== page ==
Ejected From the Feast
“‘Bind him hand and foot and cast him into the outer darkness. In that place there will be weeping and gnashing of teeth.’ For many are called, but few are chosen” (vv. 13–14).- Matthew 22:11–14
When the first invitees turn down their summons to the king’s feast, others, bad and good, come to the table (Matt. 22:10). Does this mean that God’s banquet will include the profoundly wicked who finally trusted Christ as well as those who, though upright by human standards, saw their lack of perfection and served Jesus? Or, are the “bad” guests those who profess faith falsely, the poor fish who in Matthew 13:47–50 dwell among the good until the end?
The first interpretation is certainly biblical, but the concluding verses of the parable of the tenants (22:11–14) favor the latter option. Ancient kings often provided the proper attire to the guests at their feasts and, as Dr. John MacArthur notes, this second group of invitees has need of appropriate clothing, for they are found on the street unprepared to attend a wedding banquet. Therefore, the ejected man’s “lack of a proper garment indicates that he has purposely rejected the king’s own gracious provision” (The MacArthur Bible Commentary, p. 1, 166). Some apparently accept our Father’s gracious invitation to come into His kingdom without acknowledging their need of the clothing only He can provide — the perfect righteousness of Christ (Zech. 3:1–5; 2 Cor. 5:21). Without this clothing, the bad guests cannot remain and will be cast out on Judgment Day.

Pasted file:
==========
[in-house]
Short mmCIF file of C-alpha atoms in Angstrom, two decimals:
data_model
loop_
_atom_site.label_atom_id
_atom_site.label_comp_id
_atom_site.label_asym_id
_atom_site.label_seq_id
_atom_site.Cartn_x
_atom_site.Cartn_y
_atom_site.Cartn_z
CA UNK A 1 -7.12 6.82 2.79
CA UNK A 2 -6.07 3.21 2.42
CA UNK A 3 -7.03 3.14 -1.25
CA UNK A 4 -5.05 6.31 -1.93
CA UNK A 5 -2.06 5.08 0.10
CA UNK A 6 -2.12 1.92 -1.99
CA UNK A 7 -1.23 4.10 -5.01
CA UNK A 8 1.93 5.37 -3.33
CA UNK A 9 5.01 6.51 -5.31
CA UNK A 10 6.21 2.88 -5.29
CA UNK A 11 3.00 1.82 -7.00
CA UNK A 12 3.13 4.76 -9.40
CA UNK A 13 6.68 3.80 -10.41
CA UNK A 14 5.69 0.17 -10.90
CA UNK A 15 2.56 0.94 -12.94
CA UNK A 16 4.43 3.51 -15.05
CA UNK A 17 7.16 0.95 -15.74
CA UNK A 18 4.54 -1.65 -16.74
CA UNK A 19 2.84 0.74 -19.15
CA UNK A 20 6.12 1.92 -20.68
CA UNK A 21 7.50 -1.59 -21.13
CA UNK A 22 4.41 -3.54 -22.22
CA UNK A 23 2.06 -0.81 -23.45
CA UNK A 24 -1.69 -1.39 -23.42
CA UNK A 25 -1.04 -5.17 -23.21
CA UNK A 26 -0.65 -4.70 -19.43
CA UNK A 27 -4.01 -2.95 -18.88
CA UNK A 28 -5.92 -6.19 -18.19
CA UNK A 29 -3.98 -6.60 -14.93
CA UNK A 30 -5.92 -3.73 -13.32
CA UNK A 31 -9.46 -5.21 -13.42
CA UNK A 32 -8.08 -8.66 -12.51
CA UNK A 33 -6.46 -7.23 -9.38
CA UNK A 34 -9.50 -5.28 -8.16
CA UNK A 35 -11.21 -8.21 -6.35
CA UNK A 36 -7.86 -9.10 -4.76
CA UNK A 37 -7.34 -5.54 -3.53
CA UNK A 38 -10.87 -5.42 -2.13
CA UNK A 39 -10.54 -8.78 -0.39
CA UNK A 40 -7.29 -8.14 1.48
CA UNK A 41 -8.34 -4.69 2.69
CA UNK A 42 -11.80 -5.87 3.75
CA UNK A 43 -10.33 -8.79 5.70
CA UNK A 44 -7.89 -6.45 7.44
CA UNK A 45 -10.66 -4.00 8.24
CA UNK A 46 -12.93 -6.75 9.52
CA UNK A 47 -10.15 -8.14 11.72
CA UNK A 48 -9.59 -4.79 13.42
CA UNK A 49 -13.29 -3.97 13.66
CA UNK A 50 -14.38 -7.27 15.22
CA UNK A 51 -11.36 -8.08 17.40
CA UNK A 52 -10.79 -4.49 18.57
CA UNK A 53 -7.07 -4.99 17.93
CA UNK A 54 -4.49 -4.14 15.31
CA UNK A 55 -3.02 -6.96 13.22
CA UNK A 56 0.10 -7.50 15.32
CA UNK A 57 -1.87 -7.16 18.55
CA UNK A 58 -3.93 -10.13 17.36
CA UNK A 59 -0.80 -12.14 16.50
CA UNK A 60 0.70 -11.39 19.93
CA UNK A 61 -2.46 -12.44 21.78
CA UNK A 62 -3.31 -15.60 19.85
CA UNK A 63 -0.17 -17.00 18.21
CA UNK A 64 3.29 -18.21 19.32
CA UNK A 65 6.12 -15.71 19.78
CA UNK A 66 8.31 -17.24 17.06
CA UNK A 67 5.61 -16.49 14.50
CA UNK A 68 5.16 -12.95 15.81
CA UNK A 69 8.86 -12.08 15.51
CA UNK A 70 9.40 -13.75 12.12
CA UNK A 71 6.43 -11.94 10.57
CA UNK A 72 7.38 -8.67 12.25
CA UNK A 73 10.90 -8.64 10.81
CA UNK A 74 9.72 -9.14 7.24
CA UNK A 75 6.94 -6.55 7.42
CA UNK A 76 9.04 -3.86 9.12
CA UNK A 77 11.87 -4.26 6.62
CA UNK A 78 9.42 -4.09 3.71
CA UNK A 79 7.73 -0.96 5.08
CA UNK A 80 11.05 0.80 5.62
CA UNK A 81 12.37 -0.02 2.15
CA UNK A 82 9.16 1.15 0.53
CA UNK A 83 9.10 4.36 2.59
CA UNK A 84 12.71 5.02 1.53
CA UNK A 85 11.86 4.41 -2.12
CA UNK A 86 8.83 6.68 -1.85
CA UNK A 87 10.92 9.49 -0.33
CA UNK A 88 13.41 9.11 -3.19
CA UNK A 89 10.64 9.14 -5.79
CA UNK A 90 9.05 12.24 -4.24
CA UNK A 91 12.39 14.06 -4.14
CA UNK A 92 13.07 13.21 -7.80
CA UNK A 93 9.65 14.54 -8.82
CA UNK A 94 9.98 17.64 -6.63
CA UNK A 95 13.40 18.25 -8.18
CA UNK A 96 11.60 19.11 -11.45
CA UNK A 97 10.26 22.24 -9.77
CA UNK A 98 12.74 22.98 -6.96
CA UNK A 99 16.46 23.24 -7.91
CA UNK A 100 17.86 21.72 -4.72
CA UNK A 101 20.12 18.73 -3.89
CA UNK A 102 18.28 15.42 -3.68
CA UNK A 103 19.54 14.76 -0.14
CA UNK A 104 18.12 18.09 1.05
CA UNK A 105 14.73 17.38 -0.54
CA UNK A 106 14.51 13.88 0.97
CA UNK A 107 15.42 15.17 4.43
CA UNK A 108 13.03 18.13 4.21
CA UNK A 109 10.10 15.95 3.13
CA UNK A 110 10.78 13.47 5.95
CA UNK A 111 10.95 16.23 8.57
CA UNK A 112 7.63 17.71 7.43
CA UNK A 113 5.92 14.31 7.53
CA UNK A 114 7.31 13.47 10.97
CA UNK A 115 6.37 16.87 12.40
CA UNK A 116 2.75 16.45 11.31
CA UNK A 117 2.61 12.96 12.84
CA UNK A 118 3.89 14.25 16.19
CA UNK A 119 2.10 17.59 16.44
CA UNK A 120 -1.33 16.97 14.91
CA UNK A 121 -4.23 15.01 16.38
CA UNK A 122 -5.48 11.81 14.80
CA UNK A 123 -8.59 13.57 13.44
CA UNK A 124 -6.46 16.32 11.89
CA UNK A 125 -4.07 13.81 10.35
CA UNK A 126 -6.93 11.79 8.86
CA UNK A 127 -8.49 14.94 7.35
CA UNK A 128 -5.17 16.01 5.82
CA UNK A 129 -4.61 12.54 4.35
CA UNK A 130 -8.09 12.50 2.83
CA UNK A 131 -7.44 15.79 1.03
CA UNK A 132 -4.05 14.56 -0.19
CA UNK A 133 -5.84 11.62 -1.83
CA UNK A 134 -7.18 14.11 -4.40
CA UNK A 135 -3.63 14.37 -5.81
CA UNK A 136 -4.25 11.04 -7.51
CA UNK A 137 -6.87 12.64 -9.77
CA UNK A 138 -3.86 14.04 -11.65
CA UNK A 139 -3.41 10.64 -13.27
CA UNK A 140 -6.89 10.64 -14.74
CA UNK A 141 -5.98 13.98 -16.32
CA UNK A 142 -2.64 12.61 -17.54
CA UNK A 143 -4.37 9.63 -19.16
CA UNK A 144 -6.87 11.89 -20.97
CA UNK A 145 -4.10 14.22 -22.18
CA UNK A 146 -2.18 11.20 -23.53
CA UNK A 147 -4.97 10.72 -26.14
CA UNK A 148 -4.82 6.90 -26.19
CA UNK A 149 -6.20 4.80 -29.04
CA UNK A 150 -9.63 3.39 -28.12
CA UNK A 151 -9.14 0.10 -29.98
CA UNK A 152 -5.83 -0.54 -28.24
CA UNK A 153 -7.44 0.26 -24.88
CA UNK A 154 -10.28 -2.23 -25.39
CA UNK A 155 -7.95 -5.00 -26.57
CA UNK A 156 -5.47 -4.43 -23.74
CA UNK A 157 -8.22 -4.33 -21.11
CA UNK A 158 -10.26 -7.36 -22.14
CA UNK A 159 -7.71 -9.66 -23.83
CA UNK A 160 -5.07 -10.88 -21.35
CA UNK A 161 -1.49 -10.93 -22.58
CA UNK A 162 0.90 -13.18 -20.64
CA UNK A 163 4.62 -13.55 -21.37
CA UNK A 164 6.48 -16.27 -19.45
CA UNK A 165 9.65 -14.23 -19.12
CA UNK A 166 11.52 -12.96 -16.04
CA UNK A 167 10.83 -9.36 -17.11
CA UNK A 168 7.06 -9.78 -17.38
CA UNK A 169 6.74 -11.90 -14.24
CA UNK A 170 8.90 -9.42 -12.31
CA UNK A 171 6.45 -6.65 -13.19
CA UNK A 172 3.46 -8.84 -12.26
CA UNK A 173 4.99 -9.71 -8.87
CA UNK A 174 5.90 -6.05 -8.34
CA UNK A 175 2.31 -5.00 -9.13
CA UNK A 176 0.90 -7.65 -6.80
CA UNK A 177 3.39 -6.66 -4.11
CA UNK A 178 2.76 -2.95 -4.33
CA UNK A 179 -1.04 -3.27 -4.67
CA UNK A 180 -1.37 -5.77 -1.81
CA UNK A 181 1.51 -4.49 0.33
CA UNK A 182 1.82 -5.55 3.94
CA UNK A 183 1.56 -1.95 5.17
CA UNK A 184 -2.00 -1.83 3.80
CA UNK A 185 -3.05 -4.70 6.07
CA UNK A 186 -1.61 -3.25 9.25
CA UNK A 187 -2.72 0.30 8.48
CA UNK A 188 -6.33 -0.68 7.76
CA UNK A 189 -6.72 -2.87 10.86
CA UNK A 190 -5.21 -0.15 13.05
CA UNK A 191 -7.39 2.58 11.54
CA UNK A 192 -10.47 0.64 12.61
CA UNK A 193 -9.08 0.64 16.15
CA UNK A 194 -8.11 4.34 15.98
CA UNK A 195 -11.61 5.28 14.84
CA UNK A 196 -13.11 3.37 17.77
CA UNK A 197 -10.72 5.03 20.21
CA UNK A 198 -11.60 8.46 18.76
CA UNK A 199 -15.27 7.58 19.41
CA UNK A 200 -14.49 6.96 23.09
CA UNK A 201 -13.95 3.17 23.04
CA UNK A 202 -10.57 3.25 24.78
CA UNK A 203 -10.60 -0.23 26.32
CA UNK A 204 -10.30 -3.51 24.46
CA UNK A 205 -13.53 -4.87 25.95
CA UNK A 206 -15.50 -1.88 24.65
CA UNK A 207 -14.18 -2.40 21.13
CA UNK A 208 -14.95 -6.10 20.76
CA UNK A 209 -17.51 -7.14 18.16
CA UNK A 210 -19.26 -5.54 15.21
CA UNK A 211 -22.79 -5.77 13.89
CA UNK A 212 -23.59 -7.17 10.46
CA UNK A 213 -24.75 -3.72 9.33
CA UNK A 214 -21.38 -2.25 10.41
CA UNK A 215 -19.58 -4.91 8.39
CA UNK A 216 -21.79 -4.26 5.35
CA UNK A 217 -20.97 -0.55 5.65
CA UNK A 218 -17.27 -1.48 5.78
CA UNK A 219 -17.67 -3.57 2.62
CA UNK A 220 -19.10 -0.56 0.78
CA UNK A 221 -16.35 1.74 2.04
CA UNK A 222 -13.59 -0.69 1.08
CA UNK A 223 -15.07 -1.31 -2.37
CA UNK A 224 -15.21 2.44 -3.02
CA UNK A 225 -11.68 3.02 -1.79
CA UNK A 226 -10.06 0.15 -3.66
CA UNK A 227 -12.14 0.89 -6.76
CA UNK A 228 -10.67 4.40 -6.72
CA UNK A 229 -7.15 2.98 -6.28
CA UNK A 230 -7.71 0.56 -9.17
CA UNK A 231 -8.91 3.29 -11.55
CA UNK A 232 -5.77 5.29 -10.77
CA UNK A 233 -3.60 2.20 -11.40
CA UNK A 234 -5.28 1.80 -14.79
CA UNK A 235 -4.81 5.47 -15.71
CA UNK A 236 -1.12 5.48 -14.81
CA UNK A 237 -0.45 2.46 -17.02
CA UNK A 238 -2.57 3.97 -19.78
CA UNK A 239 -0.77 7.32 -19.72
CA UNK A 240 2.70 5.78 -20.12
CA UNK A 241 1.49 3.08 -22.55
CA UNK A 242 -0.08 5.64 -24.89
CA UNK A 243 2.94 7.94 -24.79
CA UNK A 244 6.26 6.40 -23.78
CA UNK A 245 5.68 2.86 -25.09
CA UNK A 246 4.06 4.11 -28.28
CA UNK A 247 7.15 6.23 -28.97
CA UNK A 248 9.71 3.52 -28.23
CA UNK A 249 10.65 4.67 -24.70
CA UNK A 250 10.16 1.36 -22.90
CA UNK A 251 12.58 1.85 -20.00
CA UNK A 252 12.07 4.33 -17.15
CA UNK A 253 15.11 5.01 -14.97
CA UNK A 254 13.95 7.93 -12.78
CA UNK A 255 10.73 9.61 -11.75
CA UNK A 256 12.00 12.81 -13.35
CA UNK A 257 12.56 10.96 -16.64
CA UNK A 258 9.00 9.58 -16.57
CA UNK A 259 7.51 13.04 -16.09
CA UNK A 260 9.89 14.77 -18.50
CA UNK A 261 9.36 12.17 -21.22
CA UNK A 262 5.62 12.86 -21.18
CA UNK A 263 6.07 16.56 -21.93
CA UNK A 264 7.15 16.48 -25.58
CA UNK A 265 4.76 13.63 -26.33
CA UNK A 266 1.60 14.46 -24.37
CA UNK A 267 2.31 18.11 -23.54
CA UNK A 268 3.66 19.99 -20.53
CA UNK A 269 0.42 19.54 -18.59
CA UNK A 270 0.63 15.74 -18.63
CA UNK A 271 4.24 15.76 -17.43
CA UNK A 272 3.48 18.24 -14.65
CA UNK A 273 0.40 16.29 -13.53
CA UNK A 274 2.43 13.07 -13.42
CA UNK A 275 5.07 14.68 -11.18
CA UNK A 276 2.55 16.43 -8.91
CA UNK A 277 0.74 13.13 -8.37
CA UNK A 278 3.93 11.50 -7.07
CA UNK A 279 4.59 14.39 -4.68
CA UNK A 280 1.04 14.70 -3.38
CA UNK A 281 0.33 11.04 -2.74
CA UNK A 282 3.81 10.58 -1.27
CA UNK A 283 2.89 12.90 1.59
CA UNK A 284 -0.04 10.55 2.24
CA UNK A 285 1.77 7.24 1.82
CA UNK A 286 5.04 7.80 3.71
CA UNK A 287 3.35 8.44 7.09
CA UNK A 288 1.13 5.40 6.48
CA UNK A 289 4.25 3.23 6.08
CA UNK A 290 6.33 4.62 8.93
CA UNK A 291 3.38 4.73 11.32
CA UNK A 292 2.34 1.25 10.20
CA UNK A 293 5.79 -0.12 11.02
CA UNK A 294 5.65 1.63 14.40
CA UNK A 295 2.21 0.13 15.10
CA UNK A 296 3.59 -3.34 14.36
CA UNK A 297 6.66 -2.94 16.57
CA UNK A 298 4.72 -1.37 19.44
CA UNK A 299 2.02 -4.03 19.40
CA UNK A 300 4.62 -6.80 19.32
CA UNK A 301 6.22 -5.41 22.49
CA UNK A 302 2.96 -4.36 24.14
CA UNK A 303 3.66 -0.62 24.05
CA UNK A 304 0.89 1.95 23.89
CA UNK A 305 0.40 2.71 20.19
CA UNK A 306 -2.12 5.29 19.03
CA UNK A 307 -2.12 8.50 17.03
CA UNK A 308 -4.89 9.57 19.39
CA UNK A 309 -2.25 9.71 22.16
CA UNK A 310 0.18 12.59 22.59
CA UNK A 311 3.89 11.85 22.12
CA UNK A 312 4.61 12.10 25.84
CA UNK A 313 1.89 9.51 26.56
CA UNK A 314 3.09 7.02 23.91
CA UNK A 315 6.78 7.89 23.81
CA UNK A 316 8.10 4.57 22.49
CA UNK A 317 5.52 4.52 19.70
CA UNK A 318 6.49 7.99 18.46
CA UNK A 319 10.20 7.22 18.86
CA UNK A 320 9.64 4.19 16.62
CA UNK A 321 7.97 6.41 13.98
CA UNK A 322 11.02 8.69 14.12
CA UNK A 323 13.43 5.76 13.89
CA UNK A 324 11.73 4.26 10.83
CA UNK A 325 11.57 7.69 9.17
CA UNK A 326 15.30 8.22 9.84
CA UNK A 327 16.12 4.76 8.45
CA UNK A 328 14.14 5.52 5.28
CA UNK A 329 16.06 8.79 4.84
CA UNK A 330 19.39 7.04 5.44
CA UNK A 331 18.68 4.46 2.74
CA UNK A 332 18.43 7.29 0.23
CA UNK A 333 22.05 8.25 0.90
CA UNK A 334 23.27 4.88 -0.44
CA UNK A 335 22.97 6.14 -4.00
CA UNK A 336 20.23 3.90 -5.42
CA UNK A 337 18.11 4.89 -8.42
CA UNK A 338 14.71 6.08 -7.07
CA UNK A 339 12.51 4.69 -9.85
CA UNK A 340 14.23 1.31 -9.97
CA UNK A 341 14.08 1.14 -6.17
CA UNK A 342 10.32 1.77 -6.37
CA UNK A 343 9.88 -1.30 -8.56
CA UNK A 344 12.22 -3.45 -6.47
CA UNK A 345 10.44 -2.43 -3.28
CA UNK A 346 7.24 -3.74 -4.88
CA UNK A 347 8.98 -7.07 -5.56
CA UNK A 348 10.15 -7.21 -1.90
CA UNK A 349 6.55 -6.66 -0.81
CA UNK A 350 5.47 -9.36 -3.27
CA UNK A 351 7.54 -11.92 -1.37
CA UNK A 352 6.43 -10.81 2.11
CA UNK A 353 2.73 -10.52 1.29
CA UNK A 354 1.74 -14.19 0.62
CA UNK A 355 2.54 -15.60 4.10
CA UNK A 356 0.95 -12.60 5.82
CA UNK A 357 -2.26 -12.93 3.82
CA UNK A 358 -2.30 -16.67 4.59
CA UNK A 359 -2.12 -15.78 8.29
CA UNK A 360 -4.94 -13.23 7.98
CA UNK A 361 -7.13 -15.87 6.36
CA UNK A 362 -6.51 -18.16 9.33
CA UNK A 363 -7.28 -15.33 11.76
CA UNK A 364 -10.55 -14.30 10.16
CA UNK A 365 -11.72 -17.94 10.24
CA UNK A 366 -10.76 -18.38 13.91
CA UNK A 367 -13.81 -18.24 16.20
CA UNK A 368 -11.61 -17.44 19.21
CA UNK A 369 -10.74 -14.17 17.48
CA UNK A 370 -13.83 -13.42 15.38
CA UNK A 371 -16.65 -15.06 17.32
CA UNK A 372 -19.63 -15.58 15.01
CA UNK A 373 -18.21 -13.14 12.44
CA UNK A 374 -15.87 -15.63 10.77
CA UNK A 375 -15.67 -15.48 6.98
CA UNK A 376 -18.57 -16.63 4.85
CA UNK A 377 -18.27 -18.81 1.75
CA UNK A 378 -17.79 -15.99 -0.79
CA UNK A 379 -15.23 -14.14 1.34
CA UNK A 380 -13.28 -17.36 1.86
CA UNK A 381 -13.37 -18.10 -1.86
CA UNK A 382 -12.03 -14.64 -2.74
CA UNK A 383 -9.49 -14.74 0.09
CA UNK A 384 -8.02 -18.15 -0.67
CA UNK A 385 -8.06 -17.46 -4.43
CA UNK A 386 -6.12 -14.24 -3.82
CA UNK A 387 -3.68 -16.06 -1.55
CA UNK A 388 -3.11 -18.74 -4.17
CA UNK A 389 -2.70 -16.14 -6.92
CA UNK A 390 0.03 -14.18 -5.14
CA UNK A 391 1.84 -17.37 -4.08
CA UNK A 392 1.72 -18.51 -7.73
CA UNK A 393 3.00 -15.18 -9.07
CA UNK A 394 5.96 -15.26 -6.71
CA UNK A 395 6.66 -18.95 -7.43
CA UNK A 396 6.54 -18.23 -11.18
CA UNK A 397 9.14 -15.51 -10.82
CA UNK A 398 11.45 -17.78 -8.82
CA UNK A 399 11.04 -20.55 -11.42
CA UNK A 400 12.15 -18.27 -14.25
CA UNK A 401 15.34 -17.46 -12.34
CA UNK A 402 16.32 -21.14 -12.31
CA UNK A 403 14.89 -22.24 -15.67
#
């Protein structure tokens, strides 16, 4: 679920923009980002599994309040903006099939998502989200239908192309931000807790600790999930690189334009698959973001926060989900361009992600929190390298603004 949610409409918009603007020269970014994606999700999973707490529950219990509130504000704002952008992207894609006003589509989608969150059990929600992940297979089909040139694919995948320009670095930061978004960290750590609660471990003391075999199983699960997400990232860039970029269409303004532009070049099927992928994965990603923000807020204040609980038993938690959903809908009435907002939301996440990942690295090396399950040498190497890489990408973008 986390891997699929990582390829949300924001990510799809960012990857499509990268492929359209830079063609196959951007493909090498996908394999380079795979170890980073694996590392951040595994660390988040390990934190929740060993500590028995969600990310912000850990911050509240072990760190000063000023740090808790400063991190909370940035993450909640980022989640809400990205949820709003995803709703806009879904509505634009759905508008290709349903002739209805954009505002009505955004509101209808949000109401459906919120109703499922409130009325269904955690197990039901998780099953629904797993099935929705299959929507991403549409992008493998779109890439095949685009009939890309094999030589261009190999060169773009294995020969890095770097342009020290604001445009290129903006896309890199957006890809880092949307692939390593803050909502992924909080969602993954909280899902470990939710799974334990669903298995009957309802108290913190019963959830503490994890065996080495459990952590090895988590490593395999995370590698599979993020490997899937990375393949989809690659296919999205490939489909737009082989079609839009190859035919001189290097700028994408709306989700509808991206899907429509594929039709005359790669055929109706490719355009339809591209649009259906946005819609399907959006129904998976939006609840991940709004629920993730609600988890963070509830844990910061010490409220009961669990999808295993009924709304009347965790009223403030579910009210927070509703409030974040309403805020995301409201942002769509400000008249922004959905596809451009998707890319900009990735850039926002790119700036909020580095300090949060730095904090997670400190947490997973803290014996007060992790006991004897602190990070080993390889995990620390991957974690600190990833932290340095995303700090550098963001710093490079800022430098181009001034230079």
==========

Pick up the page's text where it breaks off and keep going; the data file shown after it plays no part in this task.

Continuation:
This parable teaches us about justification — God’s crediting of His Son’s perfect righteousness to our record through faith alone (Rom. 3:21–26). Yet justifying faith is active, demonstrating itself in good deeds (James 2:14–26; WCF, 11.2). We must distinguish justification, the only way we can stand before the Creator, from sanctification — our working out of salvation by serving others and becoming more like Jesus (Phil. 2:12–13). Still, justification and sanctification are inseparable, and we cannot have one without the other. John Calvin writes: “Let us not flatter ourselves with the empty title of faith, but let every man seriously examine himself, that at the final review he may be pronounced to be one of the lawful guests…for the words of Christ mean nothing more than this, that the external profession of faith is not a sufficient proof that God will acknowledge as his people all who appear to have accepted of his invitation.”
Matthew Henry comments, “Those, and those only, who put on the Lord Jesus, and to whom he is all in all, have wedding clothes.” Personal, saving trust in Christ is necessary to be a part of His banquet. Such faith perseveres until the end of life by feeding on the Word of God preached and read and the Word of God made visible in the sacraments. Take time daily to pray for consistency in your faith and make use of the means of grace to strengthen your trust in Jesus.
Passages for Further Study
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